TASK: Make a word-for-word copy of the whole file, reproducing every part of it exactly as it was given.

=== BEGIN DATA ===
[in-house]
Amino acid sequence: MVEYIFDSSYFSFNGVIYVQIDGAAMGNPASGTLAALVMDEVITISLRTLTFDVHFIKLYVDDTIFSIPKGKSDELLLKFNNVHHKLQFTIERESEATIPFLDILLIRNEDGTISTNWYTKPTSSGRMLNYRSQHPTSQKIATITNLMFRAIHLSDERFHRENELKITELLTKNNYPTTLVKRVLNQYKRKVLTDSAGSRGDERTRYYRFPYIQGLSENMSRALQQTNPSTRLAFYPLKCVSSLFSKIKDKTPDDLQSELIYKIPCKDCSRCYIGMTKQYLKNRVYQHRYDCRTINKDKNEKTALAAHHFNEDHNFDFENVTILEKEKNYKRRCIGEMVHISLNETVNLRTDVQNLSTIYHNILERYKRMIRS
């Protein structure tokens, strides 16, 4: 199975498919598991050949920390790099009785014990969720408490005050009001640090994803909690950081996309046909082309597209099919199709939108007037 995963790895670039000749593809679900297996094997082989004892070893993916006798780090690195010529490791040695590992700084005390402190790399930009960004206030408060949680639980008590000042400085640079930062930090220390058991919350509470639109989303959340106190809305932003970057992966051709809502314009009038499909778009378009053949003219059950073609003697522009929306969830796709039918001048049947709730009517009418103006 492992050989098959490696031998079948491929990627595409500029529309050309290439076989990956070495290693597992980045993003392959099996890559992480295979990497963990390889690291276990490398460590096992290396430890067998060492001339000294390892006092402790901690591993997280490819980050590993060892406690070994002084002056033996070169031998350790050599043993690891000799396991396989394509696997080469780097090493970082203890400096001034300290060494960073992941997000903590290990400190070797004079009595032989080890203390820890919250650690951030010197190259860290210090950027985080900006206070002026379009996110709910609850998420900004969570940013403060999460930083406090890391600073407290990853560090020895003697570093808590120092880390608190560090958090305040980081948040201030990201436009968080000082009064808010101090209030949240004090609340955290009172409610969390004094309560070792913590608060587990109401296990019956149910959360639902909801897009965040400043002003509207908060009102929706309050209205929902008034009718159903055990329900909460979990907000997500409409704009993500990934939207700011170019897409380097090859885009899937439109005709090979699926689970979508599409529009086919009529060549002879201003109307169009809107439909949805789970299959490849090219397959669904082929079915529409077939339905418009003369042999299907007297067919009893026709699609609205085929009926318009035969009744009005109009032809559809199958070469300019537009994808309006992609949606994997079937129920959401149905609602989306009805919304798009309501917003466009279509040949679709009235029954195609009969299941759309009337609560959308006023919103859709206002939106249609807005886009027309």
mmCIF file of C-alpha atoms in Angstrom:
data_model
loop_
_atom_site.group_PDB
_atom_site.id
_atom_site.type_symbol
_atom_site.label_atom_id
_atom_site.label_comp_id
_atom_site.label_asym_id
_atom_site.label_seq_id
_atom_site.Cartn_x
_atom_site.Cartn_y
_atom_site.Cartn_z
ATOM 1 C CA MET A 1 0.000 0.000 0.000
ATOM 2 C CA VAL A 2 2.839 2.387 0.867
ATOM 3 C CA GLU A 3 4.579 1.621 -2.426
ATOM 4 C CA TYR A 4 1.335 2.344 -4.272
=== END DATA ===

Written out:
[in-house]
Amino acid sequence: MVEYIFDSSYFSFNGVIYVQIDGAAMGNPASGTLAALVMDEVITISLRTLTFDVHFIKLYVDDTIFSIPKGKSDELLLKFNNVHHKLQFTIERESEATIPFLDILLIRNEDGTISTNWYTKPTSSGRMLNYRSQHPTSQKIATITNLMFRAIHLSDERFHRENELKITELLTKNNYPTTLVKRVLNQYKRKVLTDSAGSRGDERTRYYRFPYIQGLSENMSRALQQTNPSTRLAFYPLKCVSSLFSKIKDKTPDDLQSELIYKIPCKDCSRCYIGMTKQYLKNRVYQHRYDCRTINKDKNEKTALAAHHFNEDHNFDFENVTILEKEKNYKRRCIGEMVHISLNETVNLRTDVQNLSTIYHNILERYKRMIRS
């Protein structure tokens, strides 16, 4: 199975498919598991050949920390790099009785014990969720408490005050009001640090994803909690950081996309046909082309597209099919199709939108007037 995963790895670039000749593809679900297996094997082989004892070893993916006798780090690195010529490791040695590992700084005390402190790399930009960004206030408060949680639980008590000042400085640079930062930090220390058991919350509470639109989303959340106190809305932003970057992966051709809502314009009038499909778009378009053949003219059950073609003697522009929306969830796709039918001048049947709730009517009418103006 492992050989098959490696031998079948491929990627595409500029529309050309290439076989990956070495290693597992980045993003392959099996890559992480295979990497963990390889690291276990490398460590096992290396430890067998060492001339000294390892006092402790901690591993997280490819980050590993060892406690070994002084002056033996070169031998350790050599043993690891000799396991396989394509696997080469780097090493970082203890400096001034300290060494960073992941997000903590290990400190070797004079009595032989080890203390820890919250650690951030010197190259860290210090950027985080900006206070002026379009996110709910609850998420900004969570940013403060999460930083406090890391600073407290990853560090020895003697570093808590120092880390608190560090958090305040980081948040201030990201436009968080000082009064808010101090209030949240004090609340955290009172409610969390004094309560070792913590608060587990109401296990019956149910959360639902909801897009965040400043002003509207908060009102929706309050209205929902008034009718159903055990329900909460979990907000997500409409704009993500990934939207700011170019897409380097090859885009899937439109005709090979699926689970979508599409529009086919009529060549002879201003109307169009809107439909949805789970299959490849090219397959669904082929079915529409077939339905418009003369042999299907007297067919009893026709699609609205085929009926318009035969009744009005109009032809559809199958070469300019537009994808309006992609949606994997079937129920959401149905609602989306009805919304798009309501917003466009279509040949679709009235029954195609009969299941759309009337609560959308006023919103859709206002939106249609807005886009027309």
mmCIF file of C-alpha atoms in Angstrom:
data_model
loop_
_atom_site.group_PDB
_atom_site.id
_atom_site.type_symbol
_atom_site.label_atom_id
_atom_site.label_comp_id
_atom_site.label_asym_id
_atom_site.label_seq_id
_atom_site.Cartn_x
_atom_site.Cartn_y
_atom_site.Cartn_z
ATOM 1 C CA MET A 1 0.000 0.000 0.000
ATOM 2 C CA VAL A 2 2.839 2.387 0.867
ATOM 3 C CA GLU A 3 4.579 1.621 -2.426
ATOM 4 C CA TYR A 4 1.335 2.344 -4.272